The truth? God took care of it. God took care of our sin and our shame and our ugly brokenness. He sent the demons away. He redeemed those dreadful memories, and made them work for our good. (Romans 8:28)
He raised to life what was once dead in us, so why are we so quick to kill it again? Why are we trying so hard to hide the very things that He means to expose for our good and His glory? Why do we insist on taking hold of our lives as if He doesn't have what it takes to take care of us?
God says that we are not good enough, but more than enough. He says that we can quit striving to be better, quit trying to make something of ourselves, quit trying to win affection and acceptance from both God and those around us. We can stop measuring our worth with the teaspoonful of our good works, and measure it in the overflowing cup of our Father's grace. (Tweet this!)
"God declares us not guilty, because Jesus was declared guilty." (Robert Morris)
Shame is telling Jesus that He is a lie.
Shame is telling Jesus that He wasn't enough.
Shame is looking God in the eye and telling Him that He didn't win.
And the shame has got to end, or we blaspheme His name.
So, then, how do we end the shame game, the hurt cycle?
We have to stop looking at ourselves, and start looking at God.
We have to accept God's grace, and give grace to others.
The hurt cycle ends when the grace cycle begins. (Tweet this!)
When those fiery arrows are darting at your open wound, you have to stop and think. You have to breathe before you utter another word, and wonder. You always have to wonder and leave room for a different perspective.
"Know this, my beloved brothers: let every person be quick to hear, slow to speak, slow to anger; for the anger of man does not produce the righteousness of God." (James 1:19-20 ESV)
When it stings, you have to stop. When it hurts, you have to wonder.
"Does this hurt me because I have a wound from the past that has not completely healed yet? Is what I'm feeling righteous anger or anger birthed from a love of the world? Is what I'm about to say a product of shame and pride? Am I speaking to glorify God or myself? Are they trying to be helpful? Did they mean to hurt me? Am I about to respond out of pain? Are these going to be healing words or detrimental?"
We must always ask ourselves these things before we respond. We must be quick to listen to what they have to say with an open mind, quick to listen to the Holy Spirit's prompting. We must stop, breathe, and think before our shame hurts both ourselves and another.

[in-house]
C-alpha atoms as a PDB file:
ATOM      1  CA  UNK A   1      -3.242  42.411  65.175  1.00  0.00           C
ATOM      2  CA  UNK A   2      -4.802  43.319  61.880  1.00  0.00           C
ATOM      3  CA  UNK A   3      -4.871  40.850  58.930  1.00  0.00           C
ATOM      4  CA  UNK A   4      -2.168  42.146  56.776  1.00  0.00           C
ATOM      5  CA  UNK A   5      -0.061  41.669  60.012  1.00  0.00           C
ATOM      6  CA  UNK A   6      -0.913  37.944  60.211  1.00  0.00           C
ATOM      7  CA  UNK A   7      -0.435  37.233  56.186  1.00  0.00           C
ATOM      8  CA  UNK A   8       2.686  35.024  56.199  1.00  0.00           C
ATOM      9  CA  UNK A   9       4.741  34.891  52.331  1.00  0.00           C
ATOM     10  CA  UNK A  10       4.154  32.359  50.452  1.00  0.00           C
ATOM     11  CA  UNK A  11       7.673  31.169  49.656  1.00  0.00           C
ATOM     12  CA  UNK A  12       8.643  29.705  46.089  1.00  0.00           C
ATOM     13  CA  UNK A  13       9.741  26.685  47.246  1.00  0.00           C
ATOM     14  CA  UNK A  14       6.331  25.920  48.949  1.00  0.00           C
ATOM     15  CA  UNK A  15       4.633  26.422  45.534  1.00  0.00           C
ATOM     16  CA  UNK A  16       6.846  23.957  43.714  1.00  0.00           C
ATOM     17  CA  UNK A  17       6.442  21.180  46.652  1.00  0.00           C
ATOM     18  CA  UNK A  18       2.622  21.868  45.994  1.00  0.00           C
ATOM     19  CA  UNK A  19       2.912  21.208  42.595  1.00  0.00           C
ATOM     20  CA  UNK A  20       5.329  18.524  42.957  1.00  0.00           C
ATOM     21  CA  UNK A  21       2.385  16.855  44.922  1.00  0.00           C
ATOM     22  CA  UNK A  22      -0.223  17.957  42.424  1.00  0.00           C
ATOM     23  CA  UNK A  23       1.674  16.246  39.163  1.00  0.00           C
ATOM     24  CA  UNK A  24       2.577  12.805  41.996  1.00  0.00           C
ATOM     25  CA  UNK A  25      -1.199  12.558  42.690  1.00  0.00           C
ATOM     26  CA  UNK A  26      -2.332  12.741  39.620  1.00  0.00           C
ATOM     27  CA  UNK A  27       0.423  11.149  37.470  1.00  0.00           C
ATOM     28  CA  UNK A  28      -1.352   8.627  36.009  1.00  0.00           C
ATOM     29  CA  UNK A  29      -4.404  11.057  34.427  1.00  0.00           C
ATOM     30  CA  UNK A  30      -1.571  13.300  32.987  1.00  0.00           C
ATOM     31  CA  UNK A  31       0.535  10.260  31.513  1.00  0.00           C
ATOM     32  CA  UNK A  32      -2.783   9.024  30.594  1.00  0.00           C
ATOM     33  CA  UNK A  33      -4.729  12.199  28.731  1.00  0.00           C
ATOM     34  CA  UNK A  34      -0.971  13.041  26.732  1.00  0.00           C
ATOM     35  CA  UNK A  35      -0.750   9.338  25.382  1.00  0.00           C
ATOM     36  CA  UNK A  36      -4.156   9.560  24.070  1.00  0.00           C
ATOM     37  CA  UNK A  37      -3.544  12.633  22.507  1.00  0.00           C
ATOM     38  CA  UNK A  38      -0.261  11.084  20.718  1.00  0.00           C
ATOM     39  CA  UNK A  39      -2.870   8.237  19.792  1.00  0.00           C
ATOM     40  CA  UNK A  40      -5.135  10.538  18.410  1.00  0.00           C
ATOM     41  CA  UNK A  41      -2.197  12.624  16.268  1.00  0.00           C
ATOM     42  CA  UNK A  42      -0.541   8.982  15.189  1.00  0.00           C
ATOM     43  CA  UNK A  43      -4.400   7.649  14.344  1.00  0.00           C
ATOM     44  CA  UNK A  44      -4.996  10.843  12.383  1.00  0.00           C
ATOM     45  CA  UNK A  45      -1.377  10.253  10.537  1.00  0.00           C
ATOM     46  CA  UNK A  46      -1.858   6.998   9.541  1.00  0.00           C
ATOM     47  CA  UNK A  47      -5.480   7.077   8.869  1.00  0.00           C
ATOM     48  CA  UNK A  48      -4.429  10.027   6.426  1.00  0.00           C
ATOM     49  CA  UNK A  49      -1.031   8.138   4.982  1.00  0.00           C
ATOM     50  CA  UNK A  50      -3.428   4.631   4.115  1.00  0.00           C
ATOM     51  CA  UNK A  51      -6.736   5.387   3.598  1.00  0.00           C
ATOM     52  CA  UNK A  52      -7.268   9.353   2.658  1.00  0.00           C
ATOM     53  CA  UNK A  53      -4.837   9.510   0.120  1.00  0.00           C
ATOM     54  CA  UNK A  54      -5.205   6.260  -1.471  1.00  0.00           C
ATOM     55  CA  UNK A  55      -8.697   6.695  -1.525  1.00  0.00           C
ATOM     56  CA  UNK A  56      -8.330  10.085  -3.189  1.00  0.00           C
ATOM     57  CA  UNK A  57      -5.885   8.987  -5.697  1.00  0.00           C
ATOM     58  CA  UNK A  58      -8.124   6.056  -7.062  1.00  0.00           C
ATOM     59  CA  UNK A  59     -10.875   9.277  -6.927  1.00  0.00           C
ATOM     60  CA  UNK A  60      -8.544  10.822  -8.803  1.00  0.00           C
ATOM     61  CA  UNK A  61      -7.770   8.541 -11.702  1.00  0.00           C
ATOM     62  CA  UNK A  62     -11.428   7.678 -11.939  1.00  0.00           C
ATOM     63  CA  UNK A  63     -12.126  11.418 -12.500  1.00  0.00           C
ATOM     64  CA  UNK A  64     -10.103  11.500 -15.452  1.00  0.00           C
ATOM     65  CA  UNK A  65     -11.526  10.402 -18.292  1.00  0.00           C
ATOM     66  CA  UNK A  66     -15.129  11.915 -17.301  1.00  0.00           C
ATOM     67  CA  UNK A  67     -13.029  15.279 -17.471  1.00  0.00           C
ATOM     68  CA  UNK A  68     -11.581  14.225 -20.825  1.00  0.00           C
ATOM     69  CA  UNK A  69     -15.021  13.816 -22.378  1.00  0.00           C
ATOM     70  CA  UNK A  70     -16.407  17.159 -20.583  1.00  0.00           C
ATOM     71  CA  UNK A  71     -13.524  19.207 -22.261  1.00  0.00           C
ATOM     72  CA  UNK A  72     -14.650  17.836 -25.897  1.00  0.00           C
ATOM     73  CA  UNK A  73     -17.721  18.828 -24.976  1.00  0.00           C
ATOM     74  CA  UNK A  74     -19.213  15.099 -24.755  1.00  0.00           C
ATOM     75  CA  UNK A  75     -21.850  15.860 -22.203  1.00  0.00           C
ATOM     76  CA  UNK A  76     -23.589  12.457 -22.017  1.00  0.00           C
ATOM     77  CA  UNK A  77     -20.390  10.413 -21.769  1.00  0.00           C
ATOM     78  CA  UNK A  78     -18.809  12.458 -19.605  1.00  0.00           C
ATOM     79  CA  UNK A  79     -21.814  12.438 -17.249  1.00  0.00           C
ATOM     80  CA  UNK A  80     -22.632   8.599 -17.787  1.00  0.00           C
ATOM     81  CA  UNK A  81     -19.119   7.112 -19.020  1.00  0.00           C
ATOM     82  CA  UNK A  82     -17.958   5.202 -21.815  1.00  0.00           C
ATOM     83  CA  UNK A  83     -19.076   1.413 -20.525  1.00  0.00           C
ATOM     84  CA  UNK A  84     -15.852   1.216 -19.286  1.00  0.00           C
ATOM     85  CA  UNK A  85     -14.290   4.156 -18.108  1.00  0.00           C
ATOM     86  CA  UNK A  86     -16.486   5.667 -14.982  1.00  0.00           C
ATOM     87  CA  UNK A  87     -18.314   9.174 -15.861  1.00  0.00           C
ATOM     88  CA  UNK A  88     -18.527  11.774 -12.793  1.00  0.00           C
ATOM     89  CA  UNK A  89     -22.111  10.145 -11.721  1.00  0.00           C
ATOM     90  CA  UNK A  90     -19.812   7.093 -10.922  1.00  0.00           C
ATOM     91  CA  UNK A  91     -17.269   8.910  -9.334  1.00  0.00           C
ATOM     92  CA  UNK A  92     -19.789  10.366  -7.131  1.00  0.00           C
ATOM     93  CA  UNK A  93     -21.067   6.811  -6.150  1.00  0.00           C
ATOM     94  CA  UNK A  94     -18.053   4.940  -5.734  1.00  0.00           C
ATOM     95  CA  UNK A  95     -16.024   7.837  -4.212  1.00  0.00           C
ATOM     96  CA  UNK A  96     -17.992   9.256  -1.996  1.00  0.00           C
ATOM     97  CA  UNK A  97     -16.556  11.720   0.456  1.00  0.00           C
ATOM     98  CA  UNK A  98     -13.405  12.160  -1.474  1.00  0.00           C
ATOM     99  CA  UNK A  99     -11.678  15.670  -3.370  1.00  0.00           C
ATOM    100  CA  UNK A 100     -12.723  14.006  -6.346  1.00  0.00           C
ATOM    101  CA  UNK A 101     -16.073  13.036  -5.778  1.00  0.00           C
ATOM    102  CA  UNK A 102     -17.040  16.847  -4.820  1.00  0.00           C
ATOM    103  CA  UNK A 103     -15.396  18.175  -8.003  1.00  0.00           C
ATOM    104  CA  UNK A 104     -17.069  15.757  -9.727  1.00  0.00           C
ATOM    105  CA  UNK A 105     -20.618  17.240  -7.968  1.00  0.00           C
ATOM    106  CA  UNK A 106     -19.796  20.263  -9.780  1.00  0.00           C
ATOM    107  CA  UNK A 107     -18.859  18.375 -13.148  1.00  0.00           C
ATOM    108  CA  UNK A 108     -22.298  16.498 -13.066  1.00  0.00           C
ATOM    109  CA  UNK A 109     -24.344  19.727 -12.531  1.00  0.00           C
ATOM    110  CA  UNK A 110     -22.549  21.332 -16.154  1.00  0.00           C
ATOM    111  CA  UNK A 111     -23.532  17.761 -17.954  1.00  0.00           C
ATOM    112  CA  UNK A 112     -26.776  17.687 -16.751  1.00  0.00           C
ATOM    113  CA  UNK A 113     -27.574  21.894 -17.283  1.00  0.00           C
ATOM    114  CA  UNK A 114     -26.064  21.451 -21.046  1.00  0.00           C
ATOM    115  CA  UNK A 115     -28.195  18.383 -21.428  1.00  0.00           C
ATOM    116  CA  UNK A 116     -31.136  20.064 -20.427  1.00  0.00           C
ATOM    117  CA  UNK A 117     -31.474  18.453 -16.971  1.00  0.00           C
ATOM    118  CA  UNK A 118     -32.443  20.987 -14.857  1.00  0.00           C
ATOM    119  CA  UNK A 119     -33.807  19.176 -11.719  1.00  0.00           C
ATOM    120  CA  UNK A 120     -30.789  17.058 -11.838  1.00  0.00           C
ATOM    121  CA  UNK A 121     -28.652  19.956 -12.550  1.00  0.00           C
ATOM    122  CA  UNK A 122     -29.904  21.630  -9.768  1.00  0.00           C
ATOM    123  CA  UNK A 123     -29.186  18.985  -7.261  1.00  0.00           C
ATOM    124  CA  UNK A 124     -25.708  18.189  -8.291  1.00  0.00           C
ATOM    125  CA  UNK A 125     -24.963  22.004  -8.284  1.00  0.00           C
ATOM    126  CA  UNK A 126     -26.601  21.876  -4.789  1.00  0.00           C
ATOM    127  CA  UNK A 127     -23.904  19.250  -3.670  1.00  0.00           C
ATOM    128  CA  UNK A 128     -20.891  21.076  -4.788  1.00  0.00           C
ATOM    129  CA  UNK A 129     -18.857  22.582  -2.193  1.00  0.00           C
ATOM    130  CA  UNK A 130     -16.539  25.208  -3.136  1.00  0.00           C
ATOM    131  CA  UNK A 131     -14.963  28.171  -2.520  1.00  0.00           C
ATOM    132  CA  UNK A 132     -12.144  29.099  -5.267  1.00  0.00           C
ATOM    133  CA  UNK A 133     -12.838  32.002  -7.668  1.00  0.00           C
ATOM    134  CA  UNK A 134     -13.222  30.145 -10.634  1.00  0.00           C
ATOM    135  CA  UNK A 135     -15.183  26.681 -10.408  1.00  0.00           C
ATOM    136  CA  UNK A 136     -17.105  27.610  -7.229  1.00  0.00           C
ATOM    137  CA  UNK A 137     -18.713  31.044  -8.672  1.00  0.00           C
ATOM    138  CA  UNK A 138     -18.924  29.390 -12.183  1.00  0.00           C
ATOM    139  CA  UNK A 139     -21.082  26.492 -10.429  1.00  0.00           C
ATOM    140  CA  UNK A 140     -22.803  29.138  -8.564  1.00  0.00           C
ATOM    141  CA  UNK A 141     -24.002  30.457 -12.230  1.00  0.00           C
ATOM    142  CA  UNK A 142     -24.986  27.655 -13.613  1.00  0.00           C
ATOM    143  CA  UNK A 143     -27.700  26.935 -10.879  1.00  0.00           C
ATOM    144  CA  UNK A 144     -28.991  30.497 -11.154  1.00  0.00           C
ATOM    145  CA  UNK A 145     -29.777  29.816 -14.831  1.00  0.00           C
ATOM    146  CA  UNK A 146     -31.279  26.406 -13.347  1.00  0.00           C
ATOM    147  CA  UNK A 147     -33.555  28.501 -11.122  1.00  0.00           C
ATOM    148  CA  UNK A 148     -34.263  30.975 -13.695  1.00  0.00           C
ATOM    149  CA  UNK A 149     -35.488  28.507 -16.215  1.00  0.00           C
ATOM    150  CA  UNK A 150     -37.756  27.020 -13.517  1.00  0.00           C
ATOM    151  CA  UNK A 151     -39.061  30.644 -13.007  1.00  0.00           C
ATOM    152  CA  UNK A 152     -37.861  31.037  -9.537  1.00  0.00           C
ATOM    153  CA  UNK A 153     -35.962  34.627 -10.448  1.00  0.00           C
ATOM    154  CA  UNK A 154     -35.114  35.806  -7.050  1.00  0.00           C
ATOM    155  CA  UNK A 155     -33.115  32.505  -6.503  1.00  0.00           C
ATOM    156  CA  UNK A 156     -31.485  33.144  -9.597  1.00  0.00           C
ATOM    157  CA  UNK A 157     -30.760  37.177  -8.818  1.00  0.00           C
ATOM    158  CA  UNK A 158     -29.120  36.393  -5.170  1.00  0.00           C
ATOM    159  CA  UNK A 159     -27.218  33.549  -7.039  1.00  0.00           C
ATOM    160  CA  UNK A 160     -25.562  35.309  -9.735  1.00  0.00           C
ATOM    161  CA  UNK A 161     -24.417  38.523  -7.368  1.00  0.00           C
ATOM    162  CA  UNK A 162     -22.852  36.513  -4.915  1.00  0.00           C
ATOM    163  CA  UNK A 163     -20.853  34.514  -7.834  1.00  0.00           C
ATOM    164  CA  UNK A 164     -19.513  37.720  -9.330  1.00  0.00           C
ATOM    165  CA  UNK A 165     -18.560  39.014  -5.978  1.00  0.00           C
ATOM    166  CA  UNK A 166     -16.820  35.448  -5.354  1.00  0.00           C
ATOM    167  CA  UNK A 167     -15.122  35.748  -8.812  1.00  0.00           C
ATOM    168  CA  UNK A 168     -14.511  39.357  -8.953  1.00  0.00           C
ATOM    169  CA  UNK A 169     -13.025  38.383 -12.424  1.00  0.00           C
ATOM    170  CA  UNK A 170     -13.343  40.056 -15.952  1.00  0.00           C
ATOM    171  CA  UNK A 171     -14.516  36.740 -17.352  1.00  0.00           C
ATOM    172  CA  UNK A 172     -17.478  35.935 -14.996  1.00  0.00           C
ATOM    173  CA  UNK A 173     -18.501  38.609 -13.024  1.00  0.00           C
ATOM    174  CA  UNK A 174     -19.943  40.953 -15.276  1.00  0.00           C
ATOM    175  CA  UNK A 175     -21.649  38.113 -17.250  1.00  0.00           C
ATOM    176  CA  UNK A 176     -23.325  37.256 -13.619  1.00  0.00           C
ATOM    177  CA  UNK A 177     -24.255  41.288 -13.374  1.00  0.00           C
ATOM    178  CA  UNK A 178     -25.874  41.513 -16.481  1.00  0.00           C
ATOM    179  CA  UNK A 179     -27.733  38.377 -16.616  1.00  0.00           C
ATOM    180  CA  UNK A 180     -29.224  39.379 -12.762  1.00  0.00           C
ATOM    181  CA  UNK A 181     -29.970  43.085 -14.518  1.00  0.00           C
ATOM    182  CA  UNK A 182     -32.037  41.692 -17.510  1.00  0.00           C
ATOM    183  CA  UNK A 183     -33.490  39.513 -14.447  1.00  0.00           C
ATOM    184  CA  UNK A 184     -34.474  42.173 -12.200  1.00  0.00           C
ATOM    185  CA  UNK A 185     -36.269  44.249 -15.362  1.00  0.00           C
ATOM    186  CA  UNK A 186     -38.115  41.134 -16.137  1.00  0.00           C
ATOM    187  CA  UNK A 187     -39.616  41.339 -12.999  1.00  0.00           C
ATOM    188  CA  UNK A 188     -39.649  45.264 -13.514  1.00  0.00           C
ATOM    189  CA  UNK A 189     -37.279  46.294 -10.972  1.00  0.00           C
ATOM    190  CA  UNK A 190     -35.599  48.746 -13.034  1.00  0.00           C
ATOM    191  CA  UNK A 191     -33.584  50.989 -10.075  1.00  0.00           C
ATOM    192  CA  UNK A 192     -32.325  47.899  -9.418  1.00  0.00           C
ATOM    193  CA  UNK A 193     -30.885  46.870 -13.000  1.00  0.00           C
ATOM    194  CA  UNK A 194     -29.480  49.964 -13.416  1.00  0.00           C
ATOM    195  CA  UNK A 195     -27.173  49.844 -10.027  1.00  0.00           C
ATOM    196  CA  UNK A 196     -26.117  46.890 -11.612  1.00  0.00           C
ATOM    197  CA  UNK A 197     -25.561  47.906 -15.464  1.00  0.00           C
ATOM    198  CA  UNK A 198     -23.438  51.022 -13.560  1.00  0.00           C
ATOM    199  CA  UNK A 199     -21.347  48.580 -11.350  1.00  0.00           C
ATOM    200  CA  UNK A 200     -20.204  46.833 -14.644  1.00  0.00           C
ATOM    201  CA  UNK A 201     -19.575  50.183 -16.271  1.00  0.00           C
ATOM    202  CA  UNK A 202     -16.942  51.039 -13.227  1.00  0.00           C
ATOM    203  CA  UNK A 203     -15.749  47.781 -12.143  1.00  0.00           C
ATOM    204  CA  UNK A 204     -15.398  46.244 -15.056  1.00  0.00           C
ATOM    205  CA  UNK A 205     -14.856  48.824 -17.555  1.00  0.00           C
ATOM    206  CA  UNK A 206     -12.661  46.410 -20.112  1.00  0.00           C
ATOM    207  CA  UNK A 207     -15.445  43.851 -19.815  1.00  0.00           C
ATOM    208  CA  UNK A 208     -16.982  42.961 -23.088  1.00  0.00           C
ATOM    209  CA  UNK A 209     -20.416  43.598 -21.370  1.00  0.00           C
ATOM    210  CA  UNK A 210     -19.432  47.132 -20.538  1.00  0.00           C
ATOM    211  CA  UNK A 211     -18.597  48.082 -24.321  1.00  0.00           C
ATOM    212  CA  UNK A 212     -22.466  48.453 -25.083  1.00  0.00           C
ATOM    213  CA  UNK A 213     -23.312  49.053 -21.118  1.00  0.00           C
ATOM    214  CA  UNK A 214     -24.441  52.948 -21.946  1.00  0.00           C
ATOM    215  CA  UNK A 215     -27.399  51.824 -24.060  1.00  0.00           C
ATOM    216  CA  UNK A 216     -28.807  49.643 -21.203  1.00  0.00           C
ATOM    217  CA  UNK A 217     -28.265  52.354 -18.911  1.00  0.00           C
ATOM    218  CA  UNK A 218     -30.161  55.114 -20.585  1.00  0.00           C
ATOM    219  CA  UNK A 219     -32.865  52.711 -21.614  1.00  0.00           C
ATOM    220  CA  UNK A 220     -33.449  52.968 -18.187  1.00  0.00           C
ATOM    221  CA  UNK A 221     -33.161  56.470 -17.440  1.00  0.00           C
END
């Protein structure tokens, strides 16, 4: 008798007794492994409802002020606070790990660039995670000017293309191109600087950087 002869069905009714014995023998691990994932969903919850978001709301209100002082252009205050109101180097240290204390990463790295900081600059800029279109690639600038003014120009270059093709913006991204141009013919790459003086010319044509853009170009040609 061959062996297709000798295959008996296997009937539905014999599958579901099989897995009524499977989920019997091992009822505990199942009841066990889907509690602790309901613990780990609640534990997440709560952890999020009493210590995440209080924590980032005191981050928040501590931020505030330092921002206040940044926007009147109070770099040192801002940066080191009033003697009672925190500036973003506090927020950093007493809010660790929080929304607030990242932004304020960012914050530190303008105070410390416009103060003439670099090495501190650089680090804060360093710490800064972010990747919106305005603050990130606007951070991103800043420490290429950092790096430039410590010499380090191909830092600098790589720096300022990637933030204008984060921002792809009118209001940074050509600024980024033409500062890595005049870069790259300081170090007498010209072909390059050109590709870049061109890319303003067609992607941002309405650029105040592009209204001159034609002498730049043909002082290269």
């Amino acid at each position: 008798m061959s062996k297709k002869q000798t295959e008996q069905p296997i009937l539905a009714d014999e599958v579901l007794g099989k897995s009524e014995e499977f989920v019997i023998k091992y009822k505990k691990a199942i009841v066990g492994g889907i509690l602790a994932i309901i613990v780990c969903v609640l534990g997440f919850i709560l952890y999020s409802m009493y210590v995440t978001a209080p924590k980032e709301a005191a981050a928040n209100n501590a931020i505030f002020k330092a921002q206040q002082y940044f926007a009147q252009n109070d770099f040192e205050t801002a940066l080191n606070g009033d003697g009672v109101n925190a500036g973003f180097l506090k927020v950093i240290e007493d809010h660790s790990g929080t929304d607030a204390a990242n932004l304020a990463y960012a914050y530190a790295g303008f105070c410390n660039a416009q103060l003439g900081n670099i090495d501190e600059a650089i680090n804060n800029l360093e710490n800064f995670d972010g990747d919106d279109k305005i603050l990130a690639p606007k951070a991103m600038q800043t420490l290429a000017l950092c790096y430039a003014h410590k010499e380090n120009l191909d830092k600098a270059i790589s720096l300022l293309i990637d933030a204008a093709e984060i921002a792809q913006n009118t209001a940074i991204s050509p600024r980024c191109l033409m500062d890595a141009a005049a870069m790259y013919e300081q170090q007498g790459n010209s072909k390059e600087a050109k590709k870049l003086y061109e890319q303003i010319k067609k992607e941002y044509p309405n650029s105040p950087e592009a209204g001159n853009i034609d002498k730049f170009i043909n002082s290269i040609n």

Buuuuuutttt sometimes breathing and thinking just doesn't fix it, goshdangit. Our teenage broodiness rises up, and we continue to stew in our makeshift altar, but the other person is the sacrifice as we pretend to be god.
No bueno, amigo.
When all else fails, we have to remember that we are speaking to God's beloved child, and we have no right to harm His loved one. We have to remember our shortcomings and His grace, and then we have to see the other person with eyes of grace. We have to be the bigger person.
We have to die to ourselves, stop our sin words in their tracks, and choose God.
Easier said than done, though, which is why I want to share with you a few things that I'm learning to do when the shame game kicks in, because I'm preaching this truth to myself, as well.
Practical ways to kick shame and anger in the teeth:
(because sometimes our Jesus vibe just ain't workin)
Count to ten before you respond.
Take a deep breath.
Pray, and ask for words from the Holy Spirit.
Ask God for eyes to see them as He does.
Ask God to show you why it hurts so much.
Ask the other person for clarification.
Say, "Do you mind if I think about this for a bit?" and then go think, not brood.
Ways to mend the wound:
(because nobody's perfect, and sometimes we bite)
Ask God for forgiveness.
Ask God to show you what you need to do.
Apologize to the other person, sincerely.
Tell them that their words didn't come across right, and ask for clarification.
Walk away, praising God for grace.
It's incredibly important to figure out what causes us to react so vehemently when someone says something hurtful. We have to know where the wound is before we can fix it, and we need to know about it before it gets infected.
I suggest spending time in prayer and asking God to show you what you're chained up in, what scars haven't been healed yet.
For more help, Robert Morris at Gateway Church has a great sermon series that I personally found helpful. You can find it here. Also, you can run over to Ann Voskamp's blog to check out a guest blog post by Susie Larson about shame. It's a freaking fantabulous read.